Related Pictures
View gallery (62)
N-balla1.jpgB863 Invercoe Bridge - Aerial from east - April 2021.jpgB863 Kinlochleven Viaduct - aerial from north.jpgB863 Invercoe Bridge - bridge deck - October 2022.jpgAllt-criche1.jpg
Other nearby roads
Fort William
B800 – B899
B800 • B801 • B802 • B803 • B804 • B805 • B806 • B807 • B808 • B809 • B810 • B811 • B812 • B813 • B814 • B815 • B816 • B817 • B818 • B819
B820 • B821 • B822 • B823 • B824 • B825 • B826 • B827 • B828 • B829 • B830 • B831 • B832 • B833 • B834 • B835 • B836 • B837 • B838 • B839
B840 • B841 • B842 • B843 • B844 • B845 • B846 • B847 • B848 • B849 • B850 • B851 • B852 • B853 • B854 • B855 • B856 • B857 • B858 • B859
B860 • B861 • B862 • B863 • B864 • B865 • B866 • B867 • B868 • B869 • B870 • B871 • B872 • B873 • B874 • B875 • B876 • B877 • B878 • B879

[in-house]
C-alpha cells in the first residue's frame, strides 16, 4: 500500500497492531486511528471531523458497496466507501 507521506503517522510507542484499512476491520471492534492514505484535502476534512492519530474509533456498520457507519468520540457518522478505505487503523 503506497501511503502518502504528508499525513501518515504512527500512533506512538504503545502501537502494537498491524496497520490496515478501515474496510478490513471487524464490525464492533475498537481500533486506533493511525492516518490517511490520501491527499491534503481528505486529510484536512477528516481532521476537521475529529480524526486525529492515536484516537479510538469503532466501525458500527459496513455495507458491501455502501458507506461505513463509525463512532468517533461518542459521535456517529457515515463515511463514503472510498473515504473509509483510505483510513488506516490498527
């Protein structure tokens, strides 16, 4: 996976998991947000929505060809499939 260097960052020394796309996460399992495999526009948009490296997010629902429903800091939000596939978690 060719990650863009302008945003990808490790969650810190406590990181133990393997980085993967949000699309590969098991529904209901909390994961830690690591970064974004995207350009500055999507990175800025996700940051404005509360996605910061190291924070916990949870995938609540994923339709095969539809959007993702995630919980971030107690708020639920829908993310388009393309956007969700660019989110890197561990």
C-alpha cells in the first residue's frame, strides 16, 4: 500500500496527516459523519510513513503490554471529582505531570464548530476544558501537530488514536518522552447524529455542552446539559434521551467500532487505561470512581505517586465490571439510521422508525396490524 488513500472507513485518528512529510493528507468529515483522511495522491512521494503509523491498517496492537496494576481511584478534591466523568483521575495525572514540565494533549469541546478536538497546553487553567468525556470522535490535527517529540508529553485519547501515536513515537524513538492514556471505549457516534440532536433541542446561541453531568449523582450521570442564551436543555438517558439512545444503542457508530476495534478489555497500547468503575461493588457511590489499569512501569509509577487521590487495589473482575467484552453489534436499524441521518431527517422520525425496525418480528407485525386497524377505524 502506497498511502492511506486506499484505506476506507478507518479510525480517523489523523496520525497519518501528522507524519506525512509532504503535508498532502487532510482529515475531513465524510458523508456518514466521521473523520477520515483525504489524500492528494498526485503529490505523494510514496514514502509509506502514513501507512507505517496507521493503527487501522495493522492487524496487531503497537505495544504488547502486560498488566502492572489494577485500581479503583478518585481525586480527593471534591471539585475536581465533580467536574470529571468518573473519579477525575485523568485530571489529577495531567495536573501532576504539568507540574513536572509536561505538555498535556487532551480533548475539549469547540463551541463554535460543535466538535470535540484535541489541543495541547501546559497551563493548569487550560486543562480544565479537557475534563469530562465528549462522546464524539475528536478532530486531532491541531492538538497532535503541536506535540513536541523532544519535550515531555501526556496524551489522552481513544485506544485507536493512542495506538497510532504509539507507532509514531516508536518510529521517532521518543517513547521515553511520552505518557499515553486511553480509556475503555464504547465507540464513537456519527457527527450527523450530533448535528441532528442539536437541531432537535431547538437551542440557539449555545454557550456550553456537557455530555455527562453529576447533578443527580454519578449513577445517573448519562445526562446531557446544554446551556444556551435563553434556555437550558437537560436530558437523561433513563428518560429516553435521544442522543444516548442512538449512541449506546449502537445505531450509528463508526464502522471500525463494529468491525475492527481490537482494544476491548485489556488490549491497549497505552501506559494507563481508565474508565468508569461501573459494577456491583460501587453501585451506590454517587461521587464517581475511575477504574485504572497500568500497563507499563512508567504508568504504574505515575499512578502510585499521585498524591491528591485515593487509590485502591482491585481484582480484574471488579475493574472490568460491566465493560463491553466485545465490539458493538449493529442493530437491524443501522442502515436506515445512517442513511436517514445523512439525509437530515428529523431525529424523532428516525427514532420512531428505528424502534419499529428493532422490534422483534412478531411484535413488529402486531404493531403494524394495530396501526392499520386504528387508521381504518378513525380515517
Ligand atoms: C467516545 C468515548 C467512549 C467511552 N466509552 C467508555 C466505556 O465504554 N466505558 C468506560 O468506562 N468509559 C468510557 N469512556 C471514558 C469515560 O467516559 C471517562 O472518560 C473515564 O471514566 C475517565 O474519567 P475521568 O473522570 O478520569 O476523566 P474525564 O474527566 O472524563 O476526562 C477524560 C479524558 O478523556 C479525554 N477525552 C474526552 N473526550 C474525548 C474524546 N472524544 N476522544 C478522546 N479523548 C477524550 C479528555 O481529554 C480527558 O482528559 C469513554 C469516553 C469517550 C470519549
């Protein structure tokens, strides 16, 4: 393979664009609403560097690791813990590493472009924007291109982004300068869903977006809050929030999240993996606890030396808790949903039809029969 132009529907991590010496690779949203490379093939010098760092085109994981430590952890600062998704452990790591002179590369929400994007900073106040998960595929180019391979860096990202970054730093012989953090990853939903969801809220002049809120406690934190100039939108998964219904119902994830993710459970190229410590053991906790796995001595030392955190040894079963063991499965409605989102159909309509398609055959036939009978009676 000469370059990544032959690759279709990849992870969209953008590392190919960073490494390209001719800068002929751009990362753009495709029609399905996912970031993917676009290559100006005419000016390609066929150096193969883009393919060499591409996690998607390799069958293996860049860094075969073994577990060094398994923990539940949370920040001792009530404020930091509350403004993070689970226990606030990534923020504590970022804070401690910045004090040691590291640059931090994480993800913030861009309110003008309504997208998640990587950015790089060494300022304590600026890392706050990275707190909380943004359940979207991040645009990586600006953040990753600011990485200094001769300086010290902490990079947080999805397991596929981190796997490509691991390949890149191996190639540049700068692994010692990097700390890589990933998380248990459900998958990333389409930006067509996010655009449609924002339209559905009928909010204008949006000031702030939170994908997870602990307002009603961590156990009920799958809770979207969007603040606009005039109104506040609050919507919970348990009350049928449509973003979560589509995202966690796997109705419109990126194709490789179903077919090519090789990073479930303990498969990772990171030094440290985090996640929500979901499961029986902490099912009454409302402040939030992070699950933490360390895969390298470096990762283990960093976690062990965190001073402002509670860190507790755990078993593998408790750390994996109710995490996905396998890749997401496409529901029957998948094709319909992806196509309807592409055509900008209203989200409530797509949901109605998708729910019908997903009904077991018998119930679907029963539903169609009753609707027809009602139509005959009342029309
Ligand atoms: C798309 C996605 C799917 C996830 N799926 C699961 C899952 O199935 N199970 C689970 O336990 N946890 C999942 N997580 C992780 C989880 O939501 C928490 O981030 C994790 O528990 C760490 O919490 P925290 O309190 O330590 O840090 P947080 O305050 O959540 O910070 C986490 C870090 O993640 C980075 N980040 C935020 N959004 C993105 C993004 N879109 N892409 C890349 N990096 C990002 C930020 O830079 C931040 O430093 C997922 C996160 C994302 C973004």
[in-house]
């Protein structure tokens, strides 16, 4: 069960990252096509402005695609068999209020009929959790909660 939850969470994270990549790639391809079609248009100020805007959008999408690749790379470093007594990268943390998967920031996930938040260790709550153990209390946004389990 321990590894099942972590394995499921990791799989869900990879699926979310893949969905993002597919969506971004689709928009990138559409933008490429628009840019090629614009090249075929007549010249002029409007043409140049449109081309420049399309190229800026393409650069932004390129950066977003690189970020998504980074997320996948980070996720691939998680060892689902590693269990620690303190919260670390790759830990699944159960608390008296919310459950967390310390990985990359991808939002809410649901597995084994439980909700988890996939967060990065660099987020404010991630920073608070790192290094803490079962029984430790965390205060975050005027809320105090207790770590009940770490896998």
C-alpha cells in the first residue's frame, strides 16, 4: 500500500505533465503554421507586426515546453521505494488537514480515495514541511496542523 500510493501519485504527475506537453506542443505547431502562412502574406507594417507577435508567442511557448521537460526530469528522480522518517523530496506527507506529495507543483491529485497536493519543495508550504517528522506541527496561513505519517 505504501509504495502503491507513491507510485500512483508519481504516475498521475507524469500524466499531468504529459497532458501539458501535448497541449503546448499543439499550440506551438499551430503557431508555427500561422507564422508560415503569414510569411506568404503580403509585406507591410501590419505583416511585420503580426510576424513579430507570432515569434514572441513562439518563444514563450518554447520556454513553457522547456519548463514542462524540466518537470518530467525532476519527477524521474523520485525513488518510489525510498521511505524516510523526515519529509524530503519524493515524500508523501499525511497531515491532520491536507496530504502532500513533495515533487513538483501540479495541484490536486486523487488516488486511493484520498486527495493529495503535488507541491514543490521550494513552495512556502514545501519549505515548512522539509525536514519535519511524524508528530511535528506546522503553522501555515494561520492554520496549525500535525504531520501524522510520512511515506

B880 • B881 • B882 • B883 • B884 • B885 • B886 • B887 • B888 • B889 • B890 • B891 • B892 • B893 • B894 • B895 • B896 • B897 • B898 • B899
Former versions: B801 • B805 • B808 • B810 • B812 • B814 • B817 • B825 • B828 • B834 • B835 • B837 • B848 • B851 • B852
B854 • B855 • B857 • B858 • B859 • B860 • B862 • B863 • B864 • B865 • B866 • B867 • B869 • B870 • B872 • B873 • B874
B875 • B876 • B877 • B879 • B880 • B883 • B887 • B889 • B891 • B892 • B893 • B895 • B896(N) • B896(W) • B897 • B898